Aug 292017
 

[Originally posted in The Conversation, Link (CC-BY-SA)] . As the new school year approaches, Canadian universities are grappling with the Federal Court of Canada’s recent copyright decision against York University.

The court ruled that York could not rely on its fair dealing policy and per-use licensing to copy works as a part of course packs, but must pay millions of dollars in licensing fees to Access Copyright, which sells blanket copyright licenses to organizations. Continue reading »

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Jun 292017
 

[Reposted from MichaelGeist.ca, Link (CC-BY)] The Supreme Court of Canada released its much-anticipated Google v. Equustek decision today, upholding the validity of an injunction requiring Google to remove search results on an international basis.  The 7-2 decision (Justices Côté and Rowe dissented, finding that there were alternatives available, the order is ineffective, and expressing concern that the “temporary” injunction was effectively permanent) is not a surprise – last week’s Facebook’s decision suggested a willingness to side with the weaker Canadian litigant against Internet giants – but the decision will ultimately grant Google more power, not less. Continue reading »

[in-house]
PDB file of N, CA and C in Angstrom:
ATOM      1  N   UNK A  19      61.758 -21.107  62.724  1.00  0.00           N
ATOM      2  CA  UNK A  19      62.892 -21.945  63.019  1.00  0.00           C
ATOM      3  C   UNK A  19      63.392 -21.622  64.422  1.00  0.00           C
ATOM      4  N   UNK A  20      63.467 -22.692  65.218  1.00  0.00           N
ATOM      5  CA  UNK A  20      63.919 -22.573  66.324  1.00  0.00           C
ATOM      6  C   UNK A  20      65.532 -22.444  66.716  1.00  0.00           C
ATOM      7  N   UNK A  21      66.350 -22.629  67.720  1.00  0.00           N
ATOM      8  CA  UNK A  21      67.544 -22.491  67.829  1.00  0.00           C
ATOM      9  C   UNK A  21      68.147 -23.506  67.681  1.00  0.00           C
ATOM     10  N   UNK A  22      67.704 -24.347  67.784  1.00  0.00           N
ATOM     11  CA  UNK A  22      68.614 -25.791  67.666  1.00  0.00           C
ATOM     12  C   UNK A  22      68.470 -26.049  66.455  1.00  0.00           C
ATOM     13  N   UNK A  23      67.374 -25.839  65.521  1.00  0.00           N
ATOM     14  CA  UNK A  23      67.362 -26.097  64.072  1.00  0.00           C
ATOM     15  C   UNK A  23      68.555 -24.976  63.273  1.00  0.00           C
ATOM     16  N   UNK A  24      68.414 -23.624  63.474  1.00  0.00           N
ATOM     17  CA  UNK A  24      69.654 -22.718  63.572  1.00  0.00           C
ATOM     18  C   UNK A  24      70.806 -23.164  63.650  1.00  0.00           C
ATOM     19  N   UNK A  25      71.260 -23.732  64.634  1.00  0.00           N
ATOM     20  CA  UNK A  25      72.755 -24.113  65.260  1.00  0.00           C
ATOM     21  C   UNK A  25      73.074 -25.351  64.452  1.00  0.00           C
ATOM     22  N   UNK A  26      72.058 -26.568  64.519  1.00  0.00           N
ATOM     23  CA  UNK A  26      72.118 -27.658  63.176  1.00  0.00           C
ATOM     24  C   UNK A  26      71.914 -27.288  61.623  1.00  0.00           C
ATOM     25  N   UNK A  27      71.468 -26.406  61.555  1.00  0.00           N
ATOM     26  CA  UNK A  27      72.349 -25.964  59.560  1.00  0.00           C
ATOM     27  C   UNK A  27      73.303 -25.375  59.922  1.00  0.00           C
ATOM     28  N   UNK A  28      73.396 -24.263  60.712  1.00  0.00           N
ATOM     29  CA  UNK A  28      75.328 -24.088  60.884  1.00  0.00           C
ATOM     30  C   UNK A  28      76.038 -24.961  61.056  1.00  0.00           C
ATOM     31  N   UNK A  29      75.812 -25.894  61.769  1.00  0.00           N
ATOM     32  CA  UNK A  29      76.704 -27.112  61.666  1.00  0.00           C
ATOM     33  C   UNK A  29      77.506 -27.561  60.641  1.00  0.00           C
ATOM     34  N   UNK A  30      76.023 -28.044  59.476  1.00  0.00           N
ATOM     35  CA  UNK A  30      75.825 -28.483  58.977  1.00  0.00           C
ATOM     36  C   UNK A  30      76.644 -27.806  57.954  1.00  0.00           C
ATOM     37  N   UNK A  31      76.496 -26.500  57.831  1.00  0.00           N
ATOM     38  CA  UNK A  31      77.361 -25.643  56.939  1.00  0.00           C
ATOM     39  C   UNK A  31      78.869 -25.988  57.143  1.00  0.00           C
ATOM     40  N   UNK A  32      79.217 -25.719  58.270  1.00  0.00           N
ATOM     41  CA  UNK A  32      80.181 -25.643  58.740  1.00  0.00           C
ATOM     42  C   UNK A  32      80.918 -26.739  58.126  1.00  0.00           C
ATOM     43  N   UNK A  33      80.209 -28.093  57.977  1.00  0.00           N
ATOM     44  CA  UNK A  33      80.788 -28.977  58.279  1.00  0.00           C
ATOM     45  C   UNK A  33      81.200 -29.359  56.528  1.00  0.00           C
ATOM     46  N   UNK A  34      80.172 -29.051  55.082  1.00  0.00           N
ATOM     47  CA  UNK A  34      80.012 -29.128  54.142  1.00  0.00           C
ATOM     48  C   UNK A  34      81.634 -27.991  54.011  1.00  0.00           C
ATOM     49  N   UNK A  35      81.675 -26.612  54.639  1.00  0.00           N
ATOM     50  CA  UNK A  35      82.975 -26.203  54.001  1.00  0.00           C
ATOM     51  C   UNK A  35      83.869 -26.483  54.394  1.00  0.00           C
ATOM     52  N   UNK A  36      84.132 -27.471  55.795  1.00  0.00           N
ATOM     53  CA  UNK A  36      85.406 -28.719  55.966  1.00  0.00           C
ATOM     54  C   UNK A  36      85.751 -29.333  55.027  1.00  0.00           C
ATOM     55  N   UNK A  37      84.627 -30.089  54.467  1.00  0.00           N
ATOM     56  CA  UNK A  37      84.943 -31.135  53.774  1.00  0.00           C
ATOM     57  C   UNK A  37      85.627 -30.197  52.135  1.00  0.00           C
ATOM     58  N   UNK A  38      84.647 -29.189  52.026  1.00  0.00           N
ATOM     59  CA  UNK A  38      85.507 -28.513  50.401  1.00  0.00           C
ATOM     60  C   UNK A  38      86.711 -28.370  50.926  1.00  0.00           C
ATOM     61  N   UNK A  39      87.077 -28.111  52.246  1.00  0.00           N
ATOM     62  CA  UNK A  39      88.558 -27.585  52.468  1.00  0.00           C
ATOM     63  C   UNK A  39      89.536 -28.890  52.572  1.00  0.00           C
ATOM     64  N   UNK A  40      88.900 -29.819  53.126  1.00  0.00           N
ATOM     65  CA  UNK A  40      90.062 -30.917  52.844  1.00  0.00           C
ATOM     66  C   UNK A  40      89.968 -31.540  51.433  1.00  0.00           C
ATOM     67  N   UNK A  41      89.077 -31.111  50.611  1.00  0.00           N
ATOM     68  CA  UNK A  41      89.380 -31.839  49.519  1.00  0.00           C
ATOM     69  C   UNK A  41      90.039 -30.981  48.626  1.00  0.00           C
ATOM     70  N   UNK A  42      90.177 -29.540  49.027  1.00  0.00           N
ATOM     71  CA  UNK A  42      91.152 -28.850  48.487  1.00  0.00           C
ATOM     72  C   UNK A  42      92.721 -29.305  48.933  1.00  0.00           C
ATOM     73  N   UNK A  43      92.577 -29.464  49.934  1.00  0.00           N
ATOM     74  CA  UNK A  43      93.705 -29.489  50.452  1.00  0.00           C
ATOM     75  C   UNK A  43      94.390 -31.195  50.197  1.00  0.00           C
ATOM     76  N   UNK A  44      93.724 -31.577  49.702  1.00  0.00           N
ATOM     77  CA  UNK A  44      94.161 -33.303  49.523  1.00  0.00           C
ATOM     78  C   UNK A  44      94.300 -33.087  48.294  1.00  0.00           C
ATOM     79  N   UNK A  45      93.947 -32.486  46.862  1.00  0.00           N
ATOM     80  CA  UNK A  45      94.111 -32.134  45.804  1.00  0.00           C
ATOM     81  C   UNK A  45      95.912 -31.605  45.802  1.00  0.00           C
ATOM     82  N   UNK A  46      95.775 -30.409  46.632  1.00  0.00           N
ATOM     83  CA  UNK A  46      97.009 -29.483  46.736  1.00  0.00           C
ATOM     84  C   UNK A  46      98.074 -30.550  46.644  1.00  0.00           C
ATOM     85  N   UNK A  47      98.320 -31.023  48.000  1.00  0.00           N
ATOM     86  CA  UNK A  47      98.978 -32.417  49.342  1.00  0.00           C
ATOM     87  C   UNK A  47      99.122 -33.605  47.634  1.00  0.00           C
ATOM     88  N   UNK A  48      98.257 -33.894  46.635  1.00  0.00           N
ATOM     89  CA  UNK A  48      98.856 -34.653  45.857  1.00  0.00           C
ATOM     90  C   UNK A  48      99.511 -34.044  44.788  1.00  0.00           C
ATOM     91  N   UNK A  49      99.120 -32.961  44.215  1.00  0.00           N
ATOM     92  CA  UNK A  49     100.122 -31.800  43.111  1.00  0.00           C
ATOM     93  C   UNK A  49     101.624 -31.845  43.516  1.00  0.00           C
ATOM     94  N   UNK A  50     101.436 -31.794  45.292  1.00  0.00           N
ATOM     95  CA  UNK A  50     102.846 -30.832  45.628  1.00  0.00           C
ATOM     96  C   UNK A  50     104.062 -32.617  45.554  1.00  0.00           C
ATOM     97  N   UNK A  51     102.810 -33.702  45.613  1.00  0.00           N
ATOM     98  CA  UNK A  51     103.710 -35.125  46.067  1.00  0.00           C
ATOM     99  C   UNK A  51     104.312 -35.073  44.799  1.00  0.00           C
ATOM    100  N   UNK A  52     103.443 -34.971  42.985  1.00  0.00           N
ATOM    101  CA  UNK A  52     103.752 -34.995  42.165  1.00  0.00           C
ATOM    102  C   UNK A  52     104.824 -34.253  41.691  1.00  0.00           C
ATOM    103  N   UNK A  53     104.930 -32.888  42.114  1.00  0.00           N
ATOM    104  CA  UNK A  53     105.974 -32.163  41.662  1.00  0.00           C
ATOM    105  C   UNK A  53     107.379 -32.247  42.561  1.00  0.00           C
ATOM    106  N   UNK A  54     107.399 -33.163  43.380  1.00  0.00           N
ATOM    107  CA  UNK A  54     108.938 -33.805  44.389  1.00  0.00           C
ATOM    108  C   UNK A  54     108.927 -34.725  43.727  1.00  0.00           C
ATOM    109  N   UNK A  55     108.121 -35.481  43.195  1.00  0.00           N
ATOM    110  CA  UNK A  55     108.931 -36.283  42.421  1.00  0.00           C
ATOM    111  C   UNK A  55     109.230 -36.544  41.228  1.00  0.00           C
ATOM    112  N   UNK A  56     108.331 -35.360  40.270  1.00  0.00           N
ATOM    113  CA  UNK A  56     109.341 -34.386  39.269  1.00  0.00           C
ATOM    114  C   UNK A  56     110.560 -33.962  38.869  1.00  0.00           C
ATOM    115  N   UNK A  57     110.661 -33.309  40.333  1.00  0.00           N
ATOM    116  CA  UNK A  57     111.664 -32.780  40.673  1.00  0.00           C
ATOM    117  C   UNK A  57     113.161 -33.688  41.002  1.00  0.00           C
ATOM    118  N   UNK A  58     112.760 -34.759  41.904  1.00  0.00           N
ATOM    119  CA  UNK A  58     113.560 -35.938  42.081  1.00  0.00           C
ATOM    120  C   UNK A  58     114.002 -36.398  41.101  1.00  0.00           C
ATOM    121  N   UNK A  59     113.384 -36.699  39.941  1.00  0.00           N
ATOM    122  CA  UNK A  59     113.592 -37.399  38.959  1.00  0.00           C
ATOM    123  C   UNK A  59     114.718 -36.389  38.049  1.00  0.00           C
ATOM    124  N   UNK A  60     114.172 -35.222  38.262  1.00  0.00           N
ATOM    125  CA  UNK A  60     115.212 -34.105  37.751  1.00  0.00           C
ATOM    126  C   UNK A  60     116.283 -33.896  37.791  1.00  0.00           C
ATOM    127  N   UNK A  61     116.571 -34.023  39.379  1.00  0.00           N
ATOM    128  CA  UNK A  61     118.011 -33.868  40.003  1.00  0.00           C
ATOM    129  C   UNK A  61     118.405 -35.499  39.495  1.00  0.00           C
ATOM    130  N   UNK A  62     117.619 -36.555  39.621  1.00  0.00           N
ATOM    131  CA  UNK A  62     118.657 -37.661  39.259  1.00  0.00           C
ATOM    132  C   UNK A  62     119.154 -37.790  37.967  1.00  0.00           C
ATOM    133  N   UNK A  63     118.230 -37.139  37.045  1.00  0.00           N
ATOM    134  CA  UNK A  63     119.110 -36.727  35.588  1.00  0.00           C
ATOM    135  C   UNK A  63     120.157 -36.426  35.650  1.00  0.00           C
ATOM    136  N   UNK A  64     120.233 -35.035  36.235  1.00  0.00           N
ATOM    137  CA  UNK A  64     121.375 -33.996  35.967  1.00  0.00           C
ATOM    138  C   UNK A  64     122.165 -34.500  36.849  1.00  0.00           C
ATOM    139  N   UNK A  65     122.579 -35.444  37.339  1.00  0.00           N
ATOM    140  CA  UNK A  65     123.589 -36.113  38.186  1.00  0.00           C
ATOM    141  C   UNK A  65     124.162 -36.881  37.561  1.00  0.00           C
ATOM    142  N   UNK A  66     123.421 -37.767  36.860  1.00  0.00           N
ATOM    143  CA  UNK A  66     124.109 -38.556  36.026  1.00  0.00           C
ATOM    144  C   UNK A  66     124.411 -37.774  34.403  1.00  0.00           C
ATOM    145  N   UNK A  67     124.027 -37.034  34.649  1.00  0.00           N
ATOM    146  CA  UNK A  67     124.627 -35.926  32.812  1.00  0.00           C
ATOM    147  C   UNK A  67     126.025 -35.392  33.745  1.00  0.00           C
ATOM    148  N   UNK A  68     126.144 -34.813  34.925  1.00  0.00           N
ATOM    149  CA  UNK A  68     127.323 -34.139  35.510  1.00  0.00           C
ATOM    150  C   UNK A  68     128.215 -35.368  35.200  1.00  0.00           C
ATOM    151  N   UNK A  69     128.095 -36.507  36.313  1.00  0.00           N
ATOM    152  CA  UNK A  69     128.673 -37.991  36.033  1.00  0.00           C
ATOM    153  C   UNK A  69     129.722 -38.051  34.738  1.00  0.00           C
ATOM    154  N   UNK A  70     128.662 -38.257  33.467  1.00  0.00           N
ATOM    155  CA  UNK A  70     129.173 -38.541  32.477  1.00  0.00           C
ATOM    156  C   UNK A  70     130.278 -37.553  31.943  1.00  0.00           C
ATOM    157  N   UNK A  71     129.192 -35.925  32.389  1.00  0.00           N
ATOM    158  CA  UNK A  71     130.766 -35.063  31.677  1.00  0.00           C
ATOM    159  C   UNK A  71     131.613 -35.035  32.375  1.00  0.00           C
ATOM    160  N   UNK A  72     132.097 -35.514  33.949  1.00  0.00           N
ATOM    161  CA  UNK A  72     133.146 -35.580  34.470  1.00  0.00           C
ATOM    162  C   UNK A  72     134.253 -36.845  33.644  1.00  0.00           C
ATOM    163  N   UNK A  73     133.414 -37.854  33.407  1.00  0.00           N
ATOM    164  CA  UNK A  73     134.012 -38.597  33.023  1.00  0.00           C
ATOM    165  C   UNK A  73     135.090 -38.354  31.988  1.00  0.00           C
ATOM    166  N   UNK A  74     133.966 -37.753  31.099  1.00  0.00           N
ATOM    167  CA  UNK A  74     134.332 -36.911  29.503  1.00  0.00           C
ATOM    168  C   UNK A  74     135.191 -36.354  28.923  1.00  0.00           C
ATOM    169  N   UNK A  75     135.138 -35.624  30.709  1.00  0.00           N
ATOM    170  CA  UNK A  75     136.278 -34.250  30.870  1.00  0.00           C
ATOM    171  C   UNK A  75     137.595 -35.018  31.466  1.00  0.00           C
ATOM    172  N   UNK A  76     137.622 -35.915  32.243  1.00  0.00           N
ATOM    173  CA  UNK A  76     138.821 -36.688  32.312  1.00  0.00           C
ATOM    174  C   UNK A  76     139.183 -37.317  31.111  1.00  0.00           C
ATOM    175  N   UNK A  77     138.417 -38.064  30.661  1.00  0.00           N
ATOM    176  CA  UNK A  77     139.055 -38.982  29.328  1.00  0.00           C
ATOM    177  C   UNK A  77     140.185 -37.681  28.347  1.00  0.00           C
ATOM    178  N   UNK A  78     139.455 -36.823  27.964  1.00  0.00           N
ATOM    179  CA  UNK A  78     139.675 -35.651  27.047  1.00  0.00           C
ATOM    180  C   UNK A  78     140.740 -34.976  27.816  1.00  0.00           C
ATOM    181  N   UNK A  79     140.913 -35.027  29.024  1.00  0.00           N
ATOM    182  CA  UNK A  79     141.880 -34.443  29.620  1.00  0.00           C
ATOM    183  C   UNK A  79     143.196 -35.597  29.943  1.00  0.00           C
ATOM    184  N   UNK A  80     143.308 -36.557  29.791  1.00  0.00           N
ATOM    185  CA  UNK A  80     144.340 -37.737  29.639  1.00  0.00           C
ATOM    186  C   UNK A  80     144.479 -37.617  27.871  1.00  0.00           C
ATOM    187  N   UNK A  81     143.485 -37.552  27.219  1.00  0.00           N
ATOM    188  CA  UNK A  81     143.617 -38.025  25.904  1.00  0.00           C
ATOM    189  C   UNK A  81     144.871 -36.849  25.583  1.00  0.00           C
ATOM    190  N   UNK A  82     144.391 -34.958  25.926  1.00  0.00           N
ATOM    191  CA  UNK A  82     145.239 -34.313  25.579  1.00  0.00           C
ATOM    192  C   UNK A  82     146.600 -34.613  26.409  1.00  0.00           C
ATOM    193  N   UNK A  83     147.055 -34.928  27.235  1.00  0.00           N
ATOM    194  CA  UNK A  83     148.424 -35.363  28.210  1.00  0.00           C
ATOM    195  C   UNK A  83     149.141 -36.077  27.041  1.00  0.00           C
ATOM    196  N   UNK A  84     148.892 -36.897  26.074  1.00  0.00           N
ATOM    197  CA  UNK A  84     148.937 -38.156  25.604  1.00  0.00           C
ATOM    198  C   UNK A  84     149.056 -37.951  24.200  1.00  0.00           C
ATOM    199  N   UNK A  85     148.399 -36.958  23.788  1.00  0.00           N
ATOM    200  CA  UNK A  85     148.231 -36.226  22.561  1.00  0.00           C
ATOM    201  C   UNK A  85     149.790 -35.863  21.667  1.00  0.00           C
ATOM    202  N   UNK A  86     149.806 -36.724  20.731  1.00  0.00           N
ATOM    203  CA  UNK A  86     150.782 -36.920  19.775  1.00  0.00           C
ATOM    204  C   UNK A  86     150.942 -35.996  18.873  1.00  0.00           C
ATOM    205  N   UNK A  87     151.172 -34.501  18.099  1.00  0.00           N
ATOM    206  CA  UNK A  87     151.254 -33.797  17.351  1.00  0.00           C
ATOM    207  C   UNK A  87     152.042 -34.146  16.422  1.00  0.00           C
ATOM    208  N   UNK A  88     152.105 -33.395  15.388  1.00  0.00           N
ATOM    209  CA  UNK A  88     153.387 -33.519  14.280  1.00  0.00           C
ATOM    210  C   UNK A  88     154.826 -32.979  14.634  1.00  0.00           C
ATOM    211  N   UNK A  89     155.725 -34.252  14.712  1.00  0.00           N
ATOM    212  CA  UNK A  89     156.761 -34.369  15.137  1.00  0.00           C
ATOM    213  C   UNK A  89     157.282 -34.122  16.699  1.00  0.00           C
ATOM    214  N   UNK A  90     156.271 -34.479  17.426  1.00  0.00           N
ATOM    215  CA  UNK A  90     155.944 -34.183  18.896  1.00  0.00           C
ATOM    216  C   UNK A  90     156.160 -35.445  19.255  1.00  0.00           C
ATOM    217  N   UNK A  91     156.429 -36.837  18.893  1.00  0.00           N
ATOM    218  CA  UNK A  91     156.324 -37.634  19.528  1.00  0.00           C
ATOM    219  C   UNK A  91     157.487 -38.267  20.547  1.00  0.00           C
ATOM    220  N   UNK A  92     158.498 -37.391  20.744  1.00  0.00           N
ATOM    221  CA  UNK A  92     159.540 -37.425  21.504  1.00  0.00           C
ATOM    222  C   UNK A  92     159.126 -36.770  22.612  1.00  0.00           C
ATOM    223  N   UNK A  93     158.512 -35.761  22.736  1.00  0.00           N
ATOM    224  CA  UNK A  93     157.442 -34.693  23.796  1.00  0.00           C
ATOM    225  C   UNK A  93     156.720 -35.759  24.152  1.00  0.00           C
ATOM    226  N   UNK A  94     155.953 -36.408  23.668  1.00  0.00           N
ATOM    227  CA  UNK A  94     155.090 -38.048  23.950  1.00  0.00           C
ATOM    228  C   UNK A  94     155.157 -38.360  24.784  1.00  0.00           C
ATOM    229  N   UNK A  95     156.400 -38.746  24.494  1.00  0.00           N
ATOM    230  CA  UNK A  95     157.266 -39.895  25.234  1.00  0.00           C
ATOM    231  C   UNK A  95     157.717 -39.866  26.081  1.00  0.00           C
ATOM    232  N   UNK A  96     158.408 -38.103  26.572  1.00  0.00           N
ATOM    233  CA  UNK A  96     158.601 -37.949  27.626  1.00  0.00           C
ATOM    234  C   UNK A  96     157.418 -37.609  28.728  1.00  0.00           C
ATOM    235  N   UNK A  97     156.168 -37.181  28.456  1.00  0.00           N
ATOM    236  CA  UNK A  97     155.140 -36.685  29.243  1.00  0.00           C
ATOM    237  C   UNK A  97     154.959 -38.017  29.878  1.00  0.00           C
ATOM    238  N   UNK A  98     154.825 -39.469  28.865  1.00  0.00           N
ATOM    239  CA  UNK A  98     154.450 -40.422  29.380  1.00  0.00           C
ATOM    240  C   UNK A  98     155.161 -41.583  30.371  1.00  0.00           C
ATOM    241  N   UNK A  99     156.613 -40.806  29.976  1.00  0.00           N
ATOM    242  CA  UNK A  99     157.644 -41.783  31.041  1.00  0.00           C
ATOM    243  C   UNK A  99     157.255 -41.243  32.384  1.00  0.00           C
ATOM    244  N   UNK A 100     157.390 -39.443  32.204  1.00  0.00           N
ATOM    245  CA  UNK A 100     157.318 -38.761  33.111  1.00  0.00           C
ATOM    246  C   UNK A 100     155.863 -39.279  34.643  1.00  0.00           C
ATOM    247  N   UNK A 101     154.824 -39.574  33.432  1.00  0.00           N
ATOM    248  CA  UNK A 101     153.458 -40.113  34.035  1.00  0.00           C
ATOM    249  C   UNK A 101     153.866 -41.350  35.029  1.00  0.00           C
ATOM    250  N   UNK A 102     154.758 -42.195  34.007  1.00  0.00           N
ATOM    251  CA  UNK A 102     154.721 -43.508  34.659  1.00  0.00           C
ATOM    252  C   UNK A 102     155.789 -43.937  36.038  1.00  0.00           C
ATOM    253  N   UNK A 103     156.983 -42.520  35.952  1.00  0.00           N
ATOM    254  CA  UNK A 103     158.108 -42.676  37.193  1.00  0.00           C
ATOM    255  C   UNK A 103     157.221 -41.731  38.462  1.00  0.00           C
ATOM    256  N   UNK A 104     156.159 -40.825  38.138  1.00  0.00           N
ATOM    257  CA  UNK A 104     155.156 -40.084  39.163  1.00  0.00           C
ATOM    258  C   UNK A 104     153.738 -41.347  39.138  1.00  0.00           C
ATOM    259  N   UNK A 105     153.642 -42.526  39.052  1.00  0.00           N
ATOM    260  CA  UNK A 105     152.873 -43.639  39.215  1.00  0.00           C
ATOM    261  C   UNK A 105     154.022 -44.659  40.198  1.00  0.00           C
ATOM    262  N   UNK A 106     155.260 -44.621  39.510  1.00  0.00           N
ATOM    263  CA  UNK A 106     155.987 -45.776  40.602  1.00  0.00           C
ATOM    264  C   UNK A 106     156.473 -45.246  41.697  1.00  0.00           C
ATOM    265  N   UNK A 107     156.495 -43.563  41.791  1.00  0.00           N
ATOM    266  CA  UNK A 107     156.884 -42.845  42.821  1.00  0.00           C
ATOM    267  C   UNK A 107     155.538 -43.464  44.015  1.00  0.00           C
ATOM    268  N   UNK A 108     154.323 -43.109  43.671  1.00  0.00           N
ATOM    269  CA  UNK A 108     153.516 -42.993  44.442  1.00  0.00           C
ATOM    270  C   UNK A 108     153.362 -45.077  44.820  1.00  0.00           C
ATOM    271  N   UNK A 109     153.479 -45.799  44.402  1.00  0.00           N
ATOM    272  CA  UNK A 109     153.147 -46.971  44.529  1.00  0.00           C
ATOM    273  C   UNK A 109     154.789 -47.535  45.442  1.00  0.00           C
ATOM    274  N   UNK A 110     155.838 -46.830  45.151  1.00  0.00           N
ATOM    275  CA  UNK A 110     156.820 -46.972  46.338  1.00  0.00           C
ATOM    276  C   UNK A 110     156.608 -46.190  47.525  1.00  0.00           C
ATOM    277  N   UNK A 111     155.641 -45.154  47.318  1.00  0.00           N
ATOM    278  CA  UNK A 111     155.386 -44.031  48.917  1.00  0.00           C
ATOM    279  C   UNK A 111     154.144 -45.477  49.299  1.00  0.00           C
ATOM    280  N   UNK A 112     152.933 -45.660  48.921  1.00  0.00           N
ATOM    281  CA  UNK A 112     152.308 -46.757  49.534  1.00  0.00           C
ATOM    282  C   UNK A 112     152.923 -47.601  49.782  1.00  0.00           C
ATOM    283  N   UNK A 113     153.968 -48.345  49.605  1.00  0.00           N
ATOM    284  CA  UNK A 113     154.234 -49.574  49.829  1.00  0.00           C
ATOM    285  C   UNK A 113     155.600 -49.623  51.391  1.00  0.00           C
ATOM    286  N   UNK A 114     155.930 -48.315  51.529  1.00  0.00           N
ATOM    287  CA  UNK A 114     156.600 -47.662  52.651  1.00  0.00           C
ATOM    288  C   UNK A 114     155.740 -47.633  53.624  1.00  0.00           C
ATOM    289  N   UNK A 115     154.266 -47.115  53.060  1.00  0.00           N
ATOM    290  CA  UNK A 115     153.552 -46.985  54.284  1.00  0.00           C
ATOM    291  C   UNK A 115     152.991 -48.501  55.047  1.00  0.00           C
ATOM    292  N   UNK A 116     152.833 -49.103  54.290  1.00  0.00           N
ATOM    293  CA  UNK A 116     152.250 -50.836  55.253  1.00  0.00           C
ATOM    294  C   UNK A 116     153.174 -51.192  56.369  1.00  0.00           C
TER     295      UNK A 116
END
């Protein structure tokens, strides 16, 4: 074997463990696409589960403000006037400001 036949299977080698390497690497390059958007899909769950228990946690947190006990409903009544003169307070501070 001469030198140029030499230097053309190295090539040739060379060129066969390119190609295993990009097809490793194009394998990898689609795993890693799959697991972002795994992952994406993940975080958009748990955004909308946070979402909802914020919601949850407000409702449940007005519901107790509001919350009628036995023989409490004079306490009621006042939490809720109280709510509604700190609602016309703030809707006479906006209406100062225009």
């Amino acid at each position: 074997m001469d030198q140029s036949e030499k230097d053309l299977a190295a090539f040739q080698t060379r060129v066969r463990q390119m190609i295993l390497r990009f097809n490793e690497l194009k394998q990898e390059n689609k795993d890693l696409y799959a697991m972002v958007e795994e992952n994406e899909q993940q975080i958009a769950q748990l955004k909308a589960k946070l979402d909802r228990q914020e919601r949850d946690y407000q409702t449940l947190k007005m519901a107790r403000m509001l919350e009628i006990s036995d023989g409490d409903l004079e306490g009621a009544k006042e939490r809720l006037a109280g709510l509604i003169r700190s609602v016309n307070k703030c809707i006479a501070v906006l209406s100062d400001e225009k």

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The Web Is At A Crossroads – New Standard Enables Copyright Enforcement Violating Users’ Rights

 Posted by on April 15, 2017  Comments Off on The Web Is At A Crossroads – New Standard Enables Copyright Enforcement Violating Users’ Rights
Apr 152017
 

[Parminder Jeet Singh, IP Watch, Link (CC-BY-NC-SA)  The World Wide Web today stands at a crossroads, as its standards body, the World Wide Web Consortium (W3C), considers the demand of big content providers to provide them with the facility to be able to control user devices for ensuring that their content is not copied. This facility is called the Encrypted Media Extension (EME), which enables these companies to put digital rights management (DRM) into the user’s browser, whether the user wants it or not, and whether such restrictions are as per the user’s local national laws or not. Continue reading »

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Policing the Unstable Materialities of Digital-Media Piracy in Brazil